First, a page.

In the first “Toy Story” movie, the cowboy toy Woody looks down at the sole of his plastic boot and sees his owner has signed his name there: “Andy.”

The film franchise then repeatedly returns to Woody’s insistence that being “owned” by Andy, having his owner’s signature upon his boot, is proof of Andy’s love and commitment to Woody, a sign of affection that seals their relationship and faithfulness to one another.

Put more elegantly: “You are not your own; you were bought at a price. Therefore honor [your owner]. … If we live, we live to the Lord, and if we die, we die to the Lord. So, whether we live or die, we belong to the Lord” (I Corinthians 6:19-20; Romans 14:8).

Scripture (in Isaiah 49:16) also uses the concept of sealing a relationship through the writing of names, though in the reverse, as God writes the names of his beloved on his hands.

As Charitie Bancroft wrote in 1863: “My name is written on his hands / My name is hidden in his heart / I know that while in heaven he stands / No tongue can bid me thence depart.”

The “Toy Story” franchise has mirrored this biblical assurance since its first film, but in “Toy Story 3,” the parallel is pushed to a whole new level.

As the latest – and likely last – “Toy Story” movie opens, Andy has grown up, a 17-year-old about to leave for college.

But what will become of the long-forgotten Woody, Buzz Lightyear, Slinky and other toys from Andy’s childhood?

Woody, assured of Andy’s constancy by the signature on his boot, insists that Andy – though it seems the toys’ owner has forgotten them – will not put the toys in the black trash bag on its way to the curb, but will instead save them up in the attic (I could suggest this is a metaphor for the trash pile of Gehenna, or hell, and the saving of a soul and going “up” to heaven, but that might be stretching it too far).

In a plot twist of coincidence or fate, the toys indeed are put into a trash bag and taken to the curb. Woody, however, is outside the bag and alone sees that Andy meant the bag for the attic, and the trash was a mistake. Andy hasn’t forgotten the toys. Their “owner” still loves them.

For the toys in the trash, however, their feeling of abandonment leads them to doubt Andy’s faithfulness (here, it’s no stretch at all to see the parallel to people in trials doubting God’s faithfulness and love).

Enter another voice into the toys’ ears – not Woody’s assurances of Andy’s constancy, but another, who out of bitterness preaches a different tune.

“No owner means no heartache,” declares the snake (actually, he’s a strawberry-scented teddy bear). “We don’t need owners; we are our own owners, masters of our own fate.”

The Teddy Bear creates his own “heaven” on earth, a place where toys can be free from owners, where toys can enjoy the fruits of playtime without the “constraints” of relationship with some lord (tell me you see the rich parallels in this to the so-called “freedom” of atheism and/or hedonism).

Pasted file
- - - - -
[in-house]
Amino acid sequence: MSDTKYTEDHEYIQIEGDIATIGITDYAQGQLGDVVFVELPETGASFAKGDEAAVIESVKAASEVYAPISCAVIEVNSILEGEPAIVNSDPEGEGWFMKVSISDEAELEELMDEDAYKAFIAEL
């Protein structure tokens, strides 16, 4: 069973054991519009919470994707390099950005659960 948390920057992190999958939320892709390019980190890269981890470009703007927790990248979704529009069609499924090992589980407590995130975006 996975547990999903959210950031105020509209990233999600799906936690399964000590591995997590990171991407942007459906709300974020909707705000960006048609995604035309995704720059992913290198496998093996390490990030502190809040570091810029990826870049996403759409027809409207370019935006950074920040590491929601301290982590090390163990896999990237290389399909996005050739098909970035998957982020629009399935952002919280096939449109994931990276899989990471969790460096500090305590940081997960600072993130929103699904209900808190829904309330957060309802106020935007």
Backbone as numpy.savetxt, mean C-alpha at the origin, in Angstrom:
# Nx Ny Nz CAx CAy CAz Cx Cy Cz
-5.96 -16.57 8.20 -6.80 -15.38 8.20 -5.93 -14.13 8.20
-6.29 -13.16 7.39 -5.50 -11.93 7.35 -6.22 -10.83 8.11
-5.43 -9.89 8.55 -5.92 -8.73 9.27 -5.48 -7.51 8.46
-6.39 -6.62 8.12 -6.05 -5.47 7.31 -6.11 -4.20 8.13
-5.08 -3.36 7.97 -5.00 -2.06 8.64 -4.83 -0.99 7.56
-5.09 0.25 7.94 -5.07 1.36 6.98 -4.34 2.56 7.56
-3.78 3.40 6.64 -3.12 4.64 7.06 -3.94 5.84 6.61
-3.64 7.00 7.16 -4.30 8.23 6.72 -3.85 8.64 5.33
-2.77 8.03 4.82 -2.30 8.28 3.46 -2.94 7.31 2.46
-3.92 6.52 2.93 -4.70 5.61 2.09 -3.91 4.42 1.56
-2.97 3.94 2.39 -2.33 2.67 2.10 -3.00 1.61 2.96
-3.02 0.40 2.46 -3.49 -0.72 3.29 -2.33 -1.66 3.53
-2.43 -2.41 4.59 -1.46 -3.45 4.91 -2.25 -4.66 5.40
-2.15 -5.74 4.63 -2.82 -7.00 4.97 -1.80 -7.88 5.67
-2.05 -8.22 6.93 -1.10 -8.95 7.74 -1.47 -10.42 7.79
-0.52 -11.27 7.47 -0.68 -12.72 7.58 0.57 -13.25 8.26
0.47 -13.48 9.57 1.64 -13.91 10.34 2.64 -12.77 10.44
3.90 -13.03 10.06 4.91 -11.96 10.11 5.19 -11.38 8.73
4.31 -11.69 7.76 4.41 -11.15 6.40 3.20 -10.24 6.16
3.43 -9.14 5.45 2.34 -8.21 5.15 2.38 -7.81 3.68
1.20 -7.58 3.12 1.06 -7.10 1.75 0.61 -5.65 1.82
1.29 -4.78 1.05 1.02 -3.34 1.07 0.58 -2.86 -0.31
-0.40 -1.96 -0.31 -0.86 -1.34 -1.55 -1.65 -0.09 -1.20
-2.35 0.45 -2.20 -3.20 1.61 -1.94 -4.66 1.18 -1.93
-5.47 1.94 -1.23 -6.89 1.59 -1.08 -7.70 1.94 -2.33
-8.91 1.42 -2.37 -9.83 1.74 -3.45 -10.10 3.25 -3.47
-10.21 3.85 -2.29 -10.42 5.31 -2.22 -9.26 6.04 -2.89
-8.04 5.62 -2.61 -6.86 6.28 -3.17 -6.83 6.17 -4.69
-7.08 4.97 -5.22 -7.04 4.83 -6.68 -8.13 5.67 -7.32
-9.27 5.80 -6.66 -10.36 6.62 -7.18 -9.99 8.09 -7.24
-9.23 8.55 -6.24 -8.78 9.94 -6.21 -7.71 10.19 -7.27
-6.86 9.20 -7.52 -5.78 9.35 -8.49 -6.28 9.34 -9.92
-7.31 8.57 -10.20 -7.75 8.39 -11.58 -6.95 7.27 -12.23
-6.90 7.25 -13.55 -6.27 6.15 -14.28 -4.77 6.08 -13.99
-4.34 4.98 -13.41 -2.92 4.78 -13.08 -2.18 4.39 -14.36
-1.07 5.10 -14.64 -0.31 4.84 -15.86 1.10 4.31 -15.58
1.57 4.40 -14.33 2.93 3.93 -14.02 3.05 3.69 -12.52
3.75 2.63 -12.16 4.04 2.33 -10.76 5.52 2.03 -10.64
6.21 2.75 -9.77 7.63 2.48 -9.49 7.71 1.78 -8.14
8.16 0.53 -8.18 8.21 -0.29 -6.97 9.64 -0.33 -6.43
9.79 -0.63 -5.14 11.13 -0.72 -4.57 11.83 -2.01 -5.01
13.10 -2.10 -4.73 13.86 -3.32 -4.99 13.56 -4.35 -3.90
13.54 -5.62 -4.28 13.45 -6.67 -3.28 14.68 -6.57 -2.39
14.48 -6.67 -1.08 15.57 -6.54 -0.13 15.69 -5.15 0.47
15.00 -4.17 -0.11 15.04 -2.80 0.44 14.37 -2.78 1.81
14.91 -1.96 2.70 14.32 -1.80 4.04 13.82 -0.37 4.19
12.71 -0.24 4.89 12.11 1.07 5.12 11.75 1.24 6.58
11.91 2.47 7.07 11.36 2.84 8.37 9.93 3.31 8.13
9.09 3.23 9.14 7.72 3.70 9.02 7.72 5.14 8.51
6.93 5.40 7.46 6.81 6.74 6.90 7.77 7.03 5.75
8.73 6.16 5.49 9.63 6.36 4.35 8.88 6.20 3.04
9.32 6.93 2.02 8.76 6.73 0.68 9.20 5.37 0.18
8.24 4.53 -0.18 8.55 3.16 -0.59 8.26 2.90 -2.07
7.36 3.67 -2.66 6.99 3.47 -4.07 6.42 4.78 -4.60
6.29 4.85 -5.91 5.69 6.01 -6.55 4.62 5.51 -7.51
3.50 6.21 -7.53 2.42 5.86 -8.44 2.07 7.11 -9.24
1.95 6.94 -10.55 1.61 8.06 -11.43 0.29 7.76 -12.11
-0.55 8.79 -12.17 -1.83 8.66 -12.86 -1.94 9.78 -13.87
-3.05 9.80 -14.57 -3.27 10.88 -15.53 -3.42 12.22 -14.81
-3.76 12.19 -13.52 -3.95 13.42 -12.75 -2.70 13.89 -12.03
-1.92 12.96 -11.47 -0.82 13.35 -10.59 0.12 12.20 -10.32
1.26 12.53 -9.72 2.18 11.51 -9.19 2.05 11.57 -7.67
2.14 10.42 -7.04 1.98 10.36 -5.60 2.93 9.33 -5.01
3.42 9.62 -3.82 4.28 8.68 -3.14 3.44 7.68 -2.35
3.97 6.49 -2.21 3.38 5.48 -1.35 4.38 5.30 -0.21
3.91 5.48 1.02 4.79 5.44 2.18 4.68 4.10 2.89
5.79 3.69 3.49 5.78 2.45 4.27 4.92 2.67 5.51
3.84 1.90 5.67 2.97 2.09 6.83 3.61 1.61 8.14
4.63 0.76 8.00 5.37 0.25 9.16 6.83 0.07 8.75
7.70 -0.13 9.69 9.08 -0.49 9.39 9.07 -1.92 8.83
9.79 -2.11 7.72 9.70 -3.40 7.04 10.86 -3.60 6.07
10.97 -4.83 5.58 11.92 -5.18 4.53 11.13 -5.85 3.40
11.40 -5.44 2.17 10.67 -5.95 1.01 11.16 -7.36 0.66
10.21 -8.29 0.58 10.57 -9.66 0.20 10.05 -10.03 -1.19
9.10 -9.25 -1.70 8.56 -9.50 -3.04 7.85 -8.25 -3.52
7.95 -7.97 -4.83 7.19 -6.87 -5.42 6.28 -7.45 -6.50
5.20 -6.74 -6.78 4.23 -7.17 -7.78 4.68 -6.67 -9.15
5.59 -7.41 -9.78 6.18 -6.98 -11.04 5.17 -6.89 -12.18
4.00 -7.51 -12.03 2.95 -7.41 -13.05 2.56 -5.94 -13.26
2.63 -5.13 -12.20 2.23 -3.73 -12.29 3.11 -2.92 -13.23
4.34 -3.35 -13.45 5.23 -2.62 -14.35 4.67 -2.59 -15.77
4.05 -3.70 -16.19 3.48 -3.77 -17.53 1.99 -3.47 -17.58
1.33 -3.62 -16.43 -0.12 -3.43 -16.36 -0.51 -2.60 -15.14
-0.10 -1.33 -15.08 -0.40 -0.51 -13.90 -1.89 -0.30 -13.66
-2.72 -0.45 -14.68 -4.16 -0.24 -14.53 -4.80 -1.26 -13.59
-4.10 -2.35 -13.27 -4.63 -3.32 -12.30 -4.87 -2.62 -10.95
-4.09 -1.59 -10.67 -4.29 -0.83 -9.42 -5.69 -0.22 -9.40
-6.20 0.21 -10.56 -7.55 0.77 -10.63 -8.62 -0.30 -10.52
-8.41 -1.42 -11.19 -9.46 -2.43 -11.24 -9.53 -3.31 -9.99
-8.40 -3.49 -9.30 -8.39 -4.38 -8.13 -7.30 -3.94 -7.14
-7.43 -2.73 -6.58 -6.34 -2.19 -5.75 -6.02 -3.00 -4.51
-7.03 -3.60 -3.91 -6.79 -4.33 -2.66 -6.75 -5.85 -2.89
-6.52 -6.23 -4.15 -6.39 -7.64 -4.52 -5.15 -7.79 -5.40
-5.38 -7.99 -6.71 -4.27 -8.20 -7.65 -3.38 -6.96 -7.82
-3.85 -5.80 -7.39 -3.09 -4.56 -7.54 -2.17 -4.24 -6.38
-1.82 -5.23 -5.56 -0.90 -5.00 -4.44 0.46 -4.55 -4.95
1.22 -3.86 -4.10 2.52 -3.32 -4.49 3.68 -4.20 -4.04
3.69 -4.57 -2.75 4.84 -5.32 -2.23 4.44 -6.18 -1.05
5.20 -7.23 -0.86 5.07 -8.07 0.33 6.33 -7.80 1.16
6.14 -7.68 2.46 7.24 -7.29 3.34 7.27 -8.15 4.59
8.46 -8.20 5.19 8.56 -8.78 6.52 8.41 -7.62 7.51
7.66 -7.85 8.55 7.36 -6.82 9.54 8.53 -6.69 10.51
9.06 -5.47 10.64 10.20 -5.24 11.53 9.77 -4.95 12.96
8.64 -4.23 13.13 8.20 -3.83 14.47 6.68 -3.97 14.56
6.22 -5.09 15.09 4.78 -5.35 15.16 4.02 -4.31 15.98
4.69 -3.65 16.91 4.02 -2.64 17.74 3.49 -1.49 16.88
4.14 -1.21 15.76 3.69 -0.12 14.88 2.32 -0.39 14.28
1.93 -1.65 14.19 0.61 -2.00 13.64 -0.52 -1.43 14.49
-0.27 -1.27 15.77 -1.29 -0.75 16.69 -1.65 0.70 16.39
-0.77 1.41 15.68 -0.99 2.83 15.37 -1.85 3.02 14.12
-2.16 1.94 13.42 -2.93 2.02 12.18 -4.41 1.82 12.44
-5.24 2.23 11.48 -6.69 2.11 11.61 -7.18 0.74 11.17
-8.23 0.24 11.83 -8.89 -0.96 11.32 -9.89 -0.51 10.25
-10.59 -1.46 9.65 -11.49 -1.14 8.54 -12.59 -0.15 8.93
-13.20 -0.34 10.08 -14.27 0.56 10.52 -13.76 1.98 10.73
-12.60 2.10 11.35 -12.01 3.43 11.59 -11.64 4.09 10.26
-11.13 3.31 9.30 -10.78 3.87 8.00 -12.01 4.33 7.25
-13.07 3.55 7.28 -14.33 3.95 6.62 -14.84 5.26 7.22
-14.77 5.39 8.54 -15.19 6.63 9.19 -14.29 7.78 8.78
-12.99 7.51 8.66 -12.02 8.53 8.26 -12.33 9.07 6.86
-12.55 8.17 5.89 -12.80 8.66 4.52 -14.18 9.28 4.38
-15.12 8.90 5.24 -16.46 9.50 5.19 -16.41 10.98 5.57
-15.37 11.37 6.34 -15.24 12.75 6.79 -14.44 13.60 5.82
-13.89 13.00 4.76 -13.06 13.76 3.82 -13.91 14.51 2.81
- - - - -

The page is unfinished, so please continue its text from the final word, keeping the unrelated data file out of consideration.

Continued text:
Only … the teddy’s heaven … is a path to hell.

Meanwhile, Woody becomes a lone voice crying out in the wilderness, one who has glimpsed the truth and must battle not only the teddy bear’s slick lies but also his friends’ hearts, which are convinced their owner has abandoned them.

Without any further assurances from Andy, Woody looks again to his boot. He is owned. He is loved. And not even the offer of another owner who would love him shakes him from devotion to his lord.

Evangelist Ray Comfort encourages people to trust in Christ the way a falling man trusts in his parachute – a trust Woody exemplifies toward Andy over and over in the film, even as his toy “family” is sent into sudden freefall.

And like Christ – hence the movie’s metaphor – the parachute proves trustworthy.

Woody experiences the blessing of a steadfast man relying on a faithful God: “Surely he will never be shaken; a righteous man will be remembered forever. He will have no fear of bad news; his heart is steadfast, trusting in the LORD. His heart is secure, he will have no fear; in the end he will look in triumph on his foes” (Psalms 112:6-8).

Content advisory:

  • “Toy Story 3” contains no profanity, and while it has some mild flirtation and romantic storylines, no overt sexuality.
  • The film does have some intensely frightening moments and some violence, including punches to the face, mobster-like tactics and perilous scenes – enough to induce fear in very small children or inspire poor imitative behavior. Almost no children’s movies are made today that don’t require some parental caution, a fact true of this film as well.
  • There are only a few “butt-and-booger” jokes, as the movie keeps up the franchise’s reputation for rising above the dumbed-down scripts of many children’s movies.
  • “Toy Story 3” has no overt religious or occult content.
  • Alert! The preshow cartoon short does include fistfighting, girls in bikinis, lusting, an adoration of Las Vegas that may imply gambling and an odd, quasi-political message condemning those afraid of “new ideas,” whatever that’s supposed to mean.

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